Eulogy for Gaylord Landen Campbell

Nov 4, 1927 to Sept 24, 2009


Slideshow of Gaylord’s life

Heather On The Hill, For My Papa (by Jenee)

This is a song from one of my Papa’s favorite musicals, Brigadoon. I sang this, for him, on the day I heard he’d died. This one’s for you, Papa. – Jenee


Gaylord Campbell, was born at Hollywood Presbyterian Hospital on November 4th, 1927, to Andrew Conway Campbell and Hazel Olive Landen Campbell.

His father’s business, Sunset Engineering, supported the petroleum industry with parts. His mother worked at Sears, & Roebuck. He was raised as an only child, although at ten years old, he anticipated the addition of a sibling, who unfortunately passed away during the first year of life.

Gaylord was introduced to Joyce Marsh, in 1953, through a colleague on the South Pasadena Police Department. They met for the first time at a Boy Scout Jamboree, where she and the colleague’s girl friend were working for the telephone company. They were married on Friday, November 13th, 1953 (Friday the 13th), and were married for 51 years.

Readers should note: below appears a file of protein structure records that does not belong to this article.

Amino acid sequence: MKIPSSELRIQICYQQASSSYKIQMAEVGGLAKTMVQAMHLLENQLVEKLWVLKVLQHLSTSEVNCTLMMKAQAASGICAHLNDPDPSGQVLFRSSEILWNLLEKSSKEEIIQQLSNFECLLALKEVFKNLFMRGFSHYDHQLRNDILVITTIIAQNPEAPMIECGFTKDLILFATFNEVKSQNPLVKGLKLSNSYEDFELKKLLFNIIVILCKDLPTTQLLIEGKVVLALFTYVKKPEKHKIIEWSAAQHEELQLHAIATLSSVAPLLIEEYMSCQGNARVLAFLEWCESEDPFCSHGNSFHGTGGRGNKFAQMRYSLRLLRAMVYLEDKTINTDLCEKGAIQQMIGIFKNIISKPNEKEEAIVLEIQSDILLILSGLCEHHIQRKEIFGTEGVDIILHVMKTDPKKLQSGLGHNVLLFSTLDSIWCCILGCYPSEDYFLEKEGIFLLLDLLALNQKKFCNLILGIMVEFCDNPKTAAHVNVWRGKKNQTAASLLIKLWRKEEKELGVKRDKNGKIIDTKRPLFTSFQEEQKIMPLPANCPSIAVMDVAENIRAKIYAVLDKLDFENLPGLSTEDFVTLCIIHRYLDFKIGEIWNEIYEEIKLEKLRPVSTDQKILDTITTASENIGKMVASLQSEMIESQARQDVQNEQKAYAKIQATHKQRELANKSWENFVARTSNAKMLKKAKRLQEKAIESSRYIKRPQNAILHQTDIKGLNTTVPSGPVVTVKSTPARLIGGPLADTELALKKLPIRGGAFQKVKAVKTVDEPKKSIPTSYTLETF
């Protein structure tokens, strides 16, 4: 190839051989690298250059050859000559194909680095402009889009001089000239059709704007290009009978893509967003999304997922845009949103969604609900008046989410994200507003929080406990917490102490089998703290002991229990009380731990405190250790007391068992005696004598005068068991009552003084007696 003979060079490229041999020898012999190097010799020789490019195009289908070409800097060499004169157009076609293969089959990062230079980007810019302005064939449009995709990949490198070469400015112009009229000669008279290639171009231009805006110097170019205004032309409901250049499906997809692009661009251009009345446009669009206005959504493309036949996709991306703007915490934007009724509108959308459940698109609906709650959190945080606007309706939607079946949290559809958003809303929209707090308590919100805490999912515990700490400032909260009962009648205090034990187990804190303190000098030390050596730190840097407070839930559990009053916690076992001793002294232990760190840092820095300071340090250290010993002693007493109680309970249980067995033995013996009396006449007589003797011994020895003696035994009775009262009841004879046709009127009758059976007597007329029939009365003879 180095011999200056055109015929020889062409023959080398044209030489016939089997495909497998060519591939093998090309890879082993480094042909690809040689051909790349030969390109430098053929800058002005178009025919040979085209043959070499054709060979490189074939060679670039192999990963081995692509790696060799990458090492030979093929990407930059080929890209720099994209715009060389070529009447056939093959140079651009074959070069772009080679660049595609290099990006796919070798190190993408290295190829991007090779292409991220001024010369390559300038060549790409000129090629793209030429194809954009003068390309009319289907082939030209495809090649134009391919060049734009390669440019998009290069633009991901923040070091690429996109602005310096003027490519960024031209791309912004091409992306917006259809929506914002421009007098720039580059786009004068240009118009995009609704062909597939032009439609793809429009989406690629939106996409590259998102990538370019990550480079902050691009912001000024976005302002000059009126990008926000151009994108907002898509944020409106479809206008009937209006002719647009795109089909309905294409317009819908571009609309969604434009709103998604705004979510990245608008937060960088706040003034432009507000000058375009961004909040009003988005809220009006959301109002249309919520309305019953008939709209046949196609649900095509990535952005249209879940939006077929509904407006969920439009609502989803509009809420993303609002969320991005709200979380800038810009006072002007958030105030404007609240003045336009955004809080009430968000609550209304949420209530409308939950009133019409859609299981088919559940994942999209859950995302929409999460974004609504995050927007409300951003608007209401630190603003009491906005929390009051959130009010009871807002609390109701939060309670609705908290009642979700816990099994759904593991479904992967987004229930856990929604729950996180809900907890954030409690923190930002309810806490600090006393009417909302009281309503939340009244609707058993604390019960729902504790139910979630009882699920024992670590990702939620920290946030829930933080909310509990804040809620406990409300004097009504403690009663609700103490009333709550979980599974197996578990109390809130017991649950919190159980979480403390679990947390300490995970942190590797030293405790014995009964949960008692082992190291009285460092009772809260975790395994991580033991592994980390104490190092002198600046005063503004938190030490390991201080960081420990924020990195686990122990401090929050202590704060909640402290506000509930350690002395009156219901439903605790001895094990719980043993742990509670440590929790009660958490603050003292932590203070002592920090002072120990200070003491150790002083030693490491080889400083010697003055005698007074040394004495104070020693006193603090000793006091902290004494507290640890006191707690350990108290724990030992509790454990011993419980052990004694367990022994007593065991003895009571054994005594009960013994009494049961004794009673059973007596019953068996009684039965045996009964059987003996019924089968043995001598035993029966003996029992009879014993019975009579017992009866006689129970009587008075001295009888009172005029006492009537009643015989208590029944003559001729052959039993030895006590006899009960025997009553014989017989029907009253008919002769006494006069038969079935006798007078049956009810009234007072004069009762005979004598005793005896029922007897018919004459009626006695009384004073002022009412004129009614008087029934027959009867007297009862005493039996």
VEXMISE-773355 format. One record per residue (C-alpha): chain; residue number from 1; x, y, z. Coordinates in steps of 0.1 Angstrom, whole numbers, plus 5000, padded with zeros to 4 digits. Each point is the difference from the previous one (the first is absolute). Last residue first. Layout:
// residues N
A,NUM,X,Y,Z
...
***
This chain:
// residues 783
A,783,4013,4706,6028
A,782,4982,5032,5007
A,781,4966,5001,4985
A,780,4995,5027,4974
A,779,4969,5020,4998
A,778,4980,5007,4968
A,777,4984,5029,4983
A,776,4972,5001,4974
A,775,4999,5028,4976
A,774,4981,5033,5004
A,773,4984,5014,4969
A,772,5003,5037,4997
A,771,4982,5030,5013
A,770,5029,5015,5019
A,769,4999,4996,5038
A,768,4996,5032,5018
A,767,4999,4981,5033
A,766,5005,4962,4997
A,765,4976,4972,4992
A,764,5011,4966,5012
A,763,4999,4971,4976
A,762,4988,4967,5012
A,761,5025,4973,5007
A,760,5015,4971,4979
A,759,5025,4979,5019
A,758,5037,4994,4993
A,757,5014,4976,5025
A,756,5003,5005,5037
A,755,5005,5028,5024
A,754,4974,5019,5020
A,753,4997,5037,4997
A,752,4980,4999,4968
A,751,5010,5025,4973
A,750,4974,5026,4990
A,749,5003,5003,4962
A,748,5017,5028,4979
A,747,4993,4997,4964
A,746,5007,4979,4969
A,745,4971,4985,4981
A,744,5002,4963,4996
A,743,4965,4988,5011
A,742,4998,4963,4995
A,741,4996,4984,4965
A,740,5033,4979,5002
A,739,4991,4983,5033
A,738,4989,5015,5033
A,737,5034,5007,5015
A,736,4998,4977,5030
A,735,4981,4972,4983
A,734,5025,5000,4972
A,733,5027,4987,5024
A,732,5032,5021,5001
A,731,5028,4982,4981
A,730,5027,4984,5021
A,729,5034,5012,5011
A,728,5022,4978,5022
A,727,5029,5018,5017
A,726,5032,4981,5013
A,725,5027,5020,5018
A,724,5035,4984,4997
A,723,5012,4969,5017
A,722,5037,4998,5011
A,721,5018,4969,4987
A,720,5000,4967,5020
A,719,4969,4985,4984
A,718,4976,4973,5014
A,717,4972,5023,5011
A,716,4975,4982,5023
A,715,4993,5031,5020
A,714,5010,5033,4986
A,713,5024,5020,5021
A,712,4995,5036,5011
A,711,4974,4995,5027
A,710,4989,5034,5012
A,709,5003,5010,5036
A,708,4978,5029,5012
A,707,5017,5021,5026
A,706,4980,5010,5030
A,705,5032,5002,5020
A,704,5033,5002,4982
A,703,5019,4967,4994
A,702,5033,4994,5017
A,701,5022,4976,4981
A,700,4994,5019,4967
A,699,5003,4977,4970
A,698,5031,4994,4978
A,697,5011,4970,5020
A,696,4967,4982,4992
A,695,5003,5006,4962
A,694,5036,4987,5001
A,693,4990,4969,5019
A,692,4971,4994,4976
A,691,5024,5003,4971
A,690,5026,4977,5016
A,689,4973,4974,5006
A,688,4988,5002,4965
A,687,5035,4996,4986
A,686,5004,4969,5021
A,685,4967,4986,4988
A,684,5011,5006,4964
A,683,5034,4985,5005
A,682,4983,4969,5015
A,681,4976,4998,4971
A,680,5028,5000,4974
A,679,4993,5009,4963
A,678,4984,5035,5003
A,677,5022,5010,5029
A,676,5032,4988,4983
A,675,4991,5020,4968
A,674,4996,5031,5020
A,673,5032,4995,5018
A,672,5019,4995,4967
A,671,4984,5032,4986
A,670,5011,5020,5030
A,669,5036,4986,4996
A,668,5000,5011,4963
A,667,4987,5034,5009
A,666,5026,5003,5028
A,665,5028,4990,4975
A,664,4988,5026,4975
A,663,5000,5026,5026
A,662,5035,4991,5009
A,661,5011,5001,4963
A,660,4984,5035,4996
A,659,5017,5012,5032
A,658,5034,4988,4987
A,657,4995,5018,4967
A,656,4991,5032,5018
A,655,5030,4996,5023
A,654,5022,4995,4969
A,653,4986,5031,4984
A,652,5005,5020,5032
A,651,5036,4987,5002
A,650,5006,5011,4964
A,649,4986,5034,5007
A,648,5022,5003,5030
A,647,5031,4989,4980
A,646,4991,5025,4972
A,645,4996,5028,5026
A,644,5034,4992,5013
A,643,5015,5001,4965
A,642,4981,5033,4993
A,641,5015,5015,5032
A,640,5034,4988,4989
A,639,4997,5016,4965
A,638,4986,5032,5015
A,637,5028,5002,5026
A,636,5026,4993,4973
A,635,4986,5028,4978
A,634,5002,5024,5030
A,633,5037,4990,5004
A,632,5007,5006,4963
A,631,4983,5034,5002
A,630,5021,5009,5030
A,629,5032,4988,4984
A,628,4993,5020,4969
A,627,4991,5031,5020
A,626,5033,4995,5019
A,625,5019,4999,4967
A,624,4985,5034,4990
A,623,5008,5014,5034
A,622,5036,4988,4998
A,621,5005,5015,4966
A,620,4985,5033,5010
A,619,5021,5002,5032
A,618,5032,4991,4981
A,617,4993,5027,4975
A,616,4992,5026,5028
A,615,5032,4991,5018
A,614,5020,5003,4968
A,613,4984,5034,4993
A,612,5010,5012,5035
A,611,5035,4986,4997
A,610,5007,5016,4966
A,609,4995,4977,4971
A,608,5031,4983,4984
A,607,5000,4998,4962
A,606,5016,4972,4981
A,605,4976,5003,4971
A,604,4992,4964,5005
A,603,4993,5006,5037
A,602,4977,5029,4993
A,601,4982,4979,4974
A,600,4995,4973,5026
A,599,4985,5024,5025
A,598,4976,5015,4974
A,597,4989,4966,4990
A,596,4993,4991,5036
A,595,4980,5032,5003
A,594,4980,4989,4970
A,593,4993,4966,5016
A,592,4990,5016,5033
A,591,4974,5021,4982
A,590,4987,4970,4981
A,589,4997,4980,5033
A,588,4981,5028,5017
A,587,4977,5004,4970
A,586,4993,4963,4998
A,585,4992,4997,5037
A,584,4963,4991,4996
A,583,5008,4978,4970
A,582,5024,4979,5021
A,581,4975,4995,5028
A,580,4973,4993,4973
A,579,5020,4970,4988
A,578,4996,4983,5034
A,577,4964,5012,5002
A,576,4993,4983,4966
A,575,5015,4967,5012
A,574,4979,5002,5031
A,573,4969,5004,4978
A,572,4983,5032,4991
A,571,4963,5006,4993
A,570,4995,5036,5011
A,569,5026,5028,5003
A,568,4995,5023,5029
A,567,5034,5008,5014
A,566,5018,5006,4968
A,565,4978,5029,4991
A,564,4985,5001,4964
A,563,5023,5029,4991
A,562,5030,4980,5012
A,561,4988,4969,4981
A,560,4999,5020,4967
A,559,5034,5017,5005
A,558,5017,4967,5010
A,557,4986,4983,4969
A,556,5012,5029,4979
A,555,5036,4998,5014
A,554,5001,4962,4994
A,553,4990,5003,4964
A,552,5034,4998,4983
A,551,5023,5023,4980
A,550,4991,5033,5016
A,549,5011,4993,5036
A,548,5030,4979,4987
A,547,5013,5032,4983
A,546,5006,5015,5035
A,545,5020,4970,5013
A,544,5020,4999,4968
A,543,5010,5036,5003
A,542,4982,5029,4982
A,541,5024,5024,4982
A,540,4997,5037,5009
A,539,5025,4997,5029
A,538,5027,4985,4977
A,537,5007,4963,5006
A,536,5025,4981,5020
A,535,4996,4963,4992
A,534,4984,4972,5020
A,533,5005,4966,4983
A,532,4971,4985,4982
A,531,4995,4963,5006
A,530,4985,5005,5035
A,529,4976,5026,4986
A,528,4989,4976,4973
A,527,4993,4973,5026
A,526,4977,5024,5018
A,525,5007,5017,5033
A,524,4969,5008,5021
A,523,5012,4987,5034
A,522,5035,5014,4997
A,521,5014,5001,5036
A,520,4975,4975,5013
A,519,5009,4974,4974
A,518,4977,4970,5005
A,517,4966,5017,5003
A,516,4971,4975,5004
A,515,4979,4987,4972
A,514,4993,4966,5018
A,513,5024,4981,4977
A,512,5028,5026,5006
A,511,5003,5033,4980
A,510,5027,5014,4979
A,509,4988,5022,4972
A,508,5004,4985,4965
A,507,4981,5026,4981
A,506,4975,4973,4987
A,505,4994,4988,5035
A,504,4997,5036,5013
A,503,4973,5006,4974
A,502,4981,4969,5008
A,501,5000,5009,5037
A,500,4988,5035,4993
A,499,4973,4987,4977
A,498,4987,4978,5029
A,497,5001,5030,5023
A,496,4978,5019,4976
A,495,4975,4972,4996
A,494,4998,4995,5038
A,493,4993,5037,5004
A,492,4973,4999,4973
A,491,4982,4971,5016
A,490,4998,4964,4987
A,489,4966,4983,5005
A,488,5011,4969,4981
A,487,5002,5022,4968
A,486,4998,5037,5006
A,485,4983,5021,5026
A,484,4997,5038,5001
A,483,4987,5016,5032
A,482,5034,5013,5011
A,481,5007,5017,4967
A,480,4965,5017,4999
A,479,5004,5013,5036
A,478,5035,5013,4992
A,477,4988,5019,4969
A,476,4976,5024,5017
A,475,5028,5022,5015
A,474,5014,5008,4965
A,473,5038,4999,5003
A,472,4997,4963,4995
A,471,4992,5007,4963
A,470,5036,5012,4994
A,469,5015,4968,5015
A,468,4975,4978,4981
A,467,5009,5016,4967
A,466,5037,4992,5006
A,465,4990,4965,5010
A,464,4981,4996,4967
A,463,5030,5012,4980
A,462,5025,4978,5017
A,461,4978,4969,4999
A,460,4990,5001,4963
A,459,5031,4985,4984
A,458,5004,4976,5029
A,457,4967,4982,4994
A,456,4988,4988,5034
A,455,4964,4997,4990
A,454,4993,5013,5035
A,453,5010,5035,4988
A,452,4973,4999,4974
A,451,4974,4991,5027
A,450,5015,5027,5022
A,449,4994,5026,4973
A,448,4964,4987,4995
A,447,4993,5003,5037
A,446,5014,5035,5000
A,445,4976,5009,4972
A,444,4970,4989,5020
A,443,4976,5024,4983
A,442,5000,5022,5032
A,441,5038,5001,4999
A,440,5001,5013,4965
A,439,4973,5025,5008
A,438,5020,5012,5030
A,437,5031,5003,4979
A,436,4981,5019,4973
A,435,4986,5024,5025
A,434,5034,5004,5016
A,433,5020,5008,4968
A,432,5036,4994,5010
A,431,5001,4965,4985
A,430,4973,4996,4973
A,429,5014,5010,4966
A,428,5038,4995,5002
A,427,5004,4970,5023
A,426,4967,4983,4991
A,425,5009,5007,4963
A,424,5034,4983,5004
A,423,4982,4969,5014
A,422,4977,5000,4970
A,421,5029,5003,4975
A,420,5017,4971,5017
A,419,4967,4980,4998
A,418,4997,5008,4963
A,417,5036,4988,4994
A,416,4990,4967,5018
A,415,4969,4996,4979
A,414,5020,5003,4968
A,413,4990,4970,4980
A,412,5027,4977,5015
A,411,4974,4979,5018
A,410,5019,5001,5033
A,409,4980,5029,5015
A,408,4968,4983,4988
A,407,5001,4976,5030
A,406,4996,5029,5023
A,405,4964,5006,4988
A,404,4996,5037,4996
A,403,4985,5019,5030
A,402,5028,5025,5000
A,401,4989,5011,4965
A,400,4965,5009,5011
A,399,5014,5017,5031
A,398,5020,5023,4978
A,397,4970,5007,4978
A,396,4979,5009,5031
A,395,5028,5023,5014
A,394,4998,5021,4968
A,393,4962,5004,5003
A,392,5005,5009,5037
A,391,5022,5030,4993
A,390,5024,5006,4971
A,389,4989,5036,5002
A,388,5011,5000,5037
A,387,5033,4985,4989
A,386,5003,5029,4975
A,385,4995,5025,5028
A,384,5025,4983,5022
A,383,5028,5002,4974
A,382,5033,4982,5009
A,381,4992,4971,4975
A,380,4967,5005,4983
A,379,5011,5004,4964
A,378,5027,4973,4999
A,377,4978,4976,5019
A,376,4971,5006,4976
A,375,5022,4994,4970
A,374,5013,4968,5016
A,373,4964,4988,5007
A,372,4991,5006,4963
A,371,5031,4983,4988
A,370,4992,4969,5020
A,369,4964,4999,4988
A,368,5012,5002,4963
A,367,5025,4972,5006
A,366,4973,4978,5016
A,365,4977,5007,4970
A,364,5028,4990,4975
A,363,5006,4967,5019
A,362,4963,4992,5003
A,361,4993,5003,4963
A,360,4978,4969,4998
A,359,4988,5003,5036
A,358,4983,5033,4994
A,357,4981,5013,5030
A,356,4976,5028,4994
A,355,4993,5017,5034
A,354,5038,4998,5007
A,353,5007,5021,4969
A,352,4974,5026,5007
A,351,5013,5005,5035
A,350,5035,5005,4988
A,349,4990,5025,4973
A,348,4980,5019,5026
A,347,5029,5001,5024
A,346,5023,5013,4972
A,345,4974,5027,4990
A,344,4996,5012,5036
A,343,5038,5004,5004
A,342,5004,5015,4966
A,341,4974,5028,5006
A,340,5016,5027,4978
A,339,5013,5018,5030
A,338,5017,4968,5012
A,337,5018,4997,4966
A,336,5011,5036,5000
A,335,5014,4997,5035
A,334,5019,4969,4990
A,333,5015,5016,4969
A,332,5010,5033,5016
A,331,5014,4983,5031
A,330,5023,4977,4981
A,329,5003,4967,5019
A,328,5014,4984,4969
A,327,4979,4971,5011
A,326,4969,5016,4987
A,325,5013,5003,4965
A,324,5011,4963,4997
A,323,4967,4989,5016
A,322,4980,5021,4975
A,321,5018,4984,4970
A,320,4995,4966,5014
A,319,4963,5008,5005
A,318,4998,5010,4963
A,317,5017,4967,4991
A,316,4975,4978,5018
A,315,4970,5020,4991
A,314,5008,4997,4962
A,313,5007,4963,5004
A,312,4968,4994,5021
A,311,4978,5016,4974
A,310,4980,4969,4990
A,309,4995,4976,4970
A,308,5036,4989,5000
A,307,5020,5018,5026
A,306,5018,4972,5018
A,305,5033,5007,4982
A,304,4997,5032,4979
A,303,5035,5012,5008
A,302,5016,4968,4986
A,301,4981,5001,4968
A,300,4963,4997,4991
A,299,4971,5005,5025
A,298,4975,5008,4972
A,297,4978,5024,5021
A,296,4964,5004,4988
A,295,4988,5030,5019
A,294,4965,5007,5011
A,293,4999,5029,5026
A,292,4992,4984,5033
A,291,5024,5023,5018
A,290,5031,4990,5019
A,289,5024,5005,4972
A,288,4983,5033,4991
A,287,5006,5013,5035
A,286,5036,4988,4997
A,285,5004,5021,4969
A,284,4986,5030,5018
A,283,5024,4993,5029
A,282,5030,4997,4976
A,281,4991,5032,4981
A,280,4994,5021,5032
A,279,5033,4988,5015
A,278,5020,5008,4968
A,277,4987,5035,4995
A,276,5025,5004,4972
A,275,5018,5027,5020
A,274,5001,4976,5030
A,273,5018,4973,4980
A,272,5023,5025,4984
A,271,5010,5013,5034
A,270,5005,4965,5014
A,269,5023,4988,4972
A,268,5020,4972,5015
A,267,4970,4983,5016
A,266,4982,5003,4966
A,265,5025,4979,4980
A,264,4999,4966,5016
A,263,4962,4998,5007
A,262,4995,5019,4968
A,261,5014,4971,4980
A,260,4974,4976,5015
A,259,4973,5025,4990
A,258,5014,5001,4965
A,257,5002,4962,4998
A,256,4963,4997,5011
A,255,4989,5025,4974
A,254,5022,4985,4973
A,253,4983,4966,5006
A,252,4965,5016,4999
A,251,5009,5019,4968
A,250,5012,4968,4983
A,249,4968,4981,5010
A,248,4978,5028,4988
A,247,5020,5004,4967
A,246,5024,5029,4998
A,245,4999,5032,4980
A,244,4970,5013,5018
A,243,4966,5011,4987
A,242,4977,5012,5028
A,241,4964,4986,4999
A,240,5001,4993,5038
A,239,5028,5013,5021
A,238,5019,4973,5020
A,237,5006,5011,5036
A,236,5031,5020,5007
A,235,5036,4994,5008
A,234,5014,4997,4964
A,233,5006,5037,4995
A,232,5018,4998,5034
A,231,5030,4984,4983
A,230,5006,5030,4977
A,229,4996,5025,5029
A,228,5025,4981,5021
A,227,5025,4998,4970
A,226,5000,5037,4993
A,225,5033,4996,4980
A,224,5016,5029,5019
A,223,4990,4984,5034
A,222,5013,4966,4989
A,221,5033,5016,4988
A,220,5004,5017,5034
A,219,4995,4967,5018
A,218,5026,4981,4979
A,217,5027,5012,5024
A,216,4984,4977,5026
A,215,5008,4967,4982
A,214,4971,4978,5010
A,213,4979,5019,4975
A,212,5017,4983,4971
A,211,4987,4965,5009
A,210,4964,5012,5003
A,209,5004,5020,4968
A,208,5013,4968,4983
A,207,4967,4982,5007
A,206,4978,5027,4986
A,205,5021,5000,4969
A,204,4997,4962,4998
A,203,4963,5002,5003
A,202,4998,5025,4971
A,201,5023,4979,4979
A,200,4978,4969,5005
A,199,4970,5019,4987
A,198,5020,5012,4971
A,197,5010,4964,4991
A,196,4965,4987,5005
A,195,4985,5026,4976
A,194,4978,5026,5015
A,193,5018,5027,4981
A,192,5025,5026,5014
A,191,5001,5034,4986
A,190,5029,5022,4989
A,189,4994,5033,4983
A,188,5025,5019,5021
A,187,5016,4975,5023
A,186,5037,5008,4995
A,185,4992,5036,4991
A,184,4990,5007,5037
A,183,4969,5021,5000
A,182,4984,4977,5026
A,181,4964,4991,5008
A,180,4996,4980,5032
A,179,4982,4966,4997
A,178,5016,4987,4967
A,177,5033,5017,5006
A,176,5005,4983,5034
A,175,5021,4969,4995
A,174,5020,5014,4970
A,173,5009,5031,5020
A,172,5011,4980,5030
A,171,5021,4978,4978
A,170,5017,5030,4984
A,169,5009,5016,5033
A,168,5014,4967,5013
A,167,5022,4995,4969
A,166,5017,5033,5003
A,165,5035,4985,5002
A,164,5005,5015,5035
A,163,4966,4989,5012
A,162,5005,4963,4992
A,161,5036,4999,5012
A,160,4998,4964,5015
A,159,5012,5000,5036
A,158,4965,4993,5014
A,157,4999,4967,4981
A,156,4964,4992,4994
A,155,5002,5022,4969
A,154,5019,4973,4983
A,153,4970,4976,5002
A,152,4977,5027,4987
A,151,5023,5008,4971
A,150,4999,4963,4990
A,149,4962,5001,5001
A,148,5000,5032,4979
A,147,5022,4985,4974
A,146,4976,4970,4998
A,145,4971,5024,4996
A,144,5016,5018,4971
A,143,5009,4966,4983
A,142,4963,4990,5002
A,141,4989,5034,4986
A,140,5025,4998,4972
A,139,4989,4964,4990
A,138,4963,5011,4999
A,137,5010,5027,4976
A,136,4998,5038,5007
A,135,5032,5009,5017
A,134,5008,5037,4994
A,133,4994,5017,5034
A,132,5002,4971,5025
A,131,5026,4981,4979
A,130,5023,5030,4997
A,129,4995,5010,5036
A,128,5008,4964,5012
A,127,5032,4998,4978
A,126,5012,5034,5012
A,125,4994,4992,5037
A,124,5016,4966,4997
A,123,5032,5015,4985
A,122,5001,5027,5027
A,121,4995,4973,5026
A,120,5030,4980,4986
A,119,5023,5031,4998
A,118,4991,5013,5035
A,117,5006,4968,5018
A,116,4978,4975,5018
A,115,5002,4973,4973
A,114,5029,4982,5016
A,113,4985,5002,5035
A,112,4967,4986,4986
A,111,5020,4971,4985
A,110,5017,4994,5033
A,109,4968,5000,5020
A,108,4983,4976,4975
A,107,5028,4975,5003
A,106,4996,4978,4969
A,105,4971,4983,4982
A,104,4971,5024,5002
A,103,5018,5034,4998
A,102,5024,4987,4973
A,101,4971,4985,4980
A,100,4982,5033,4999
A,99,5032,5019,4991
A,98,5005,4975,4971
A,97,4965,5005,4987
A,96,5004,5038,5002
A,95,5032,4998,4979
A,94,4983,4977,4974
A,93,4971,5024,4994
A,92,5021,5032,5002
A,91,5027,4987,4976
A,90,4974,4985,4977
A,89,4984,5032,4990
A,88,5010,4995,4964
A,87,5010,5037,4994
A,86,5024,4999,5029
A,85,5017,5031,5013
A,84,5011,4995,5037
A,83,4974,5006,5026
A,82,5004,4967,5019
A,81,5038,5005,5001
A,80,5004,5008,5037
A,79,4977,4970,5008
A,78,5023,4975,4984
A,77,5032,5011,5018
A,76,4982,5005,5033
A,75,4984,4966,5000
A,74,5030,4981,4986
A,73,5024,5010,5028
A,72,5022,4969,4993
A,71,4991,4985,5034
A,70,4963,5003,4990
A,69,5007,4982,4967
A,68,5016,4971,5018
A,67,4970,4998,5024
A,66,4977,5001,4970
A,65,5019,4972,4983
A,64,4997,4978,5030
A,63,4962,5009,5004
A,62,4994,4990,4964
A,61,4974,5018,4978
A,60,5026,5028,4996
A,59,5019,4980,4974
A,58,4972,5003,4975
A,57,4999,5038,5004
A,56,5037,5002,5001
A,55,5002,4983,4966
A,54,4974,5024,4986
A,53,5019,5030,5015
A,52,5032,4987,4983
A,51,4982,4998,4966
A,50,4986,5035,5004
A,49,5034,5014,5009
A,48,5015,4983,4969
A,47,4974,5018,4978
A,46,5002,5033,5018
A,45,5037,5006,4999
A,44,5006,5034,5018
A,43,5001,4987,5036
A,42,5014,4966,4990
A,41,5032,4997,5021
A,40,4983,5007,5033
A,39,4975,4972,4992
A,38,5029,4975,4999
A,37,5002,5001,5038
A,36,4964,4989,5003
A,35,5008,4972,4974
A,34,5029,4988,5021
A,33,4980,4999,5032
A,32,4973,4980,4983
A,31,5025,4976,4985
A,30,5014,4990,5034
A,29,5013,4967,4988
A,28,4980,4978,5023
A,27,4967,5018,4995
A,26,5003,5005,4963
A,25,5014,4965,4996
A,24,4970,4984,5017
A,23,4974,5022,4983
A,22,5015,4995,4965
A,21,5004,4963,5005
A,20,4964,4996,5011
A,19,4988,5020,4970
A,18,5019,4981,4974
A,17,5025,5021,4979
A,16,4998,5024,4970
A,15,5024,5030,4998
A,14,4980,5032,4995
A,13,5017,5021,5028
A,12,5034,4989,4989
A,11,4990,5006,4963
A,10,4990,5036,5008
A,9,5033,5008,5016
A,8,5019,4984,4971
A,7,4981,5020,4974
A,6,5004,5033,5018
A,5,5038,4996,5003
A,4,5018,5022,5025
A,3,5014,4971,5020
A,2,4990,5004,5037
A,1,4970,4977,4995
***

Born to them were, Gaylord Edward, and Gayle Lynn.  Gayle married Michael William Hughes in 1987. Gaylord and Joyce were adored by their granddaughters, Jenee and Kelly. Gaylord was preceded in death by his wife Joyce, in November 2004.

In his early years living on a ranch in the San Fernando Valley, Gaylord enjoyed riding his horse to school in the then rural setting. Change soon came and he moved to the big city, the Echo Park / Silverlake district of Los Angeles. He attended Clifford Elementary School, Thomas Star King Junior High School, and Belmont High School.

This is where he met many life–long friends. He was a member of Boy Scout Troop 78. He enjoyed creative efforts, such a molding lead army soldiers and designing wooden stamps for printing. In addition, he designed his own surfboards from plywood, and enjoyed surfing.

He was on the staff of his school newspaper, writing the editorial cartoons. In high school, he was proud to play as the quarterback for the football team, even if the team never won a game. He had a variety of jobs, including delivering U.S. mail at the holidays, and setting pins for the local bowling alley, and even cleaning toilets at Pioneer Market. He was the first of his friends to have a car, and often invited his friends on trips to the beach.

As a youth, Gaylord attended Hollywood Presbyterian Church, and was also encouraged by his mother, Hazel, to learn of other religions. She took him to visit Jewish Synagoges, a Mormon temple, “Four Square Churches”, Baptist Churches, Catholic Churches, to name a few. He went with his mom to Sunrise services at the Hollywood Bowl and even to Angeles Temple to hear Amy Semple Mc Pherson. As a result, he gained an understanding and a respect for many religions, yet held firm to his own Christian faith.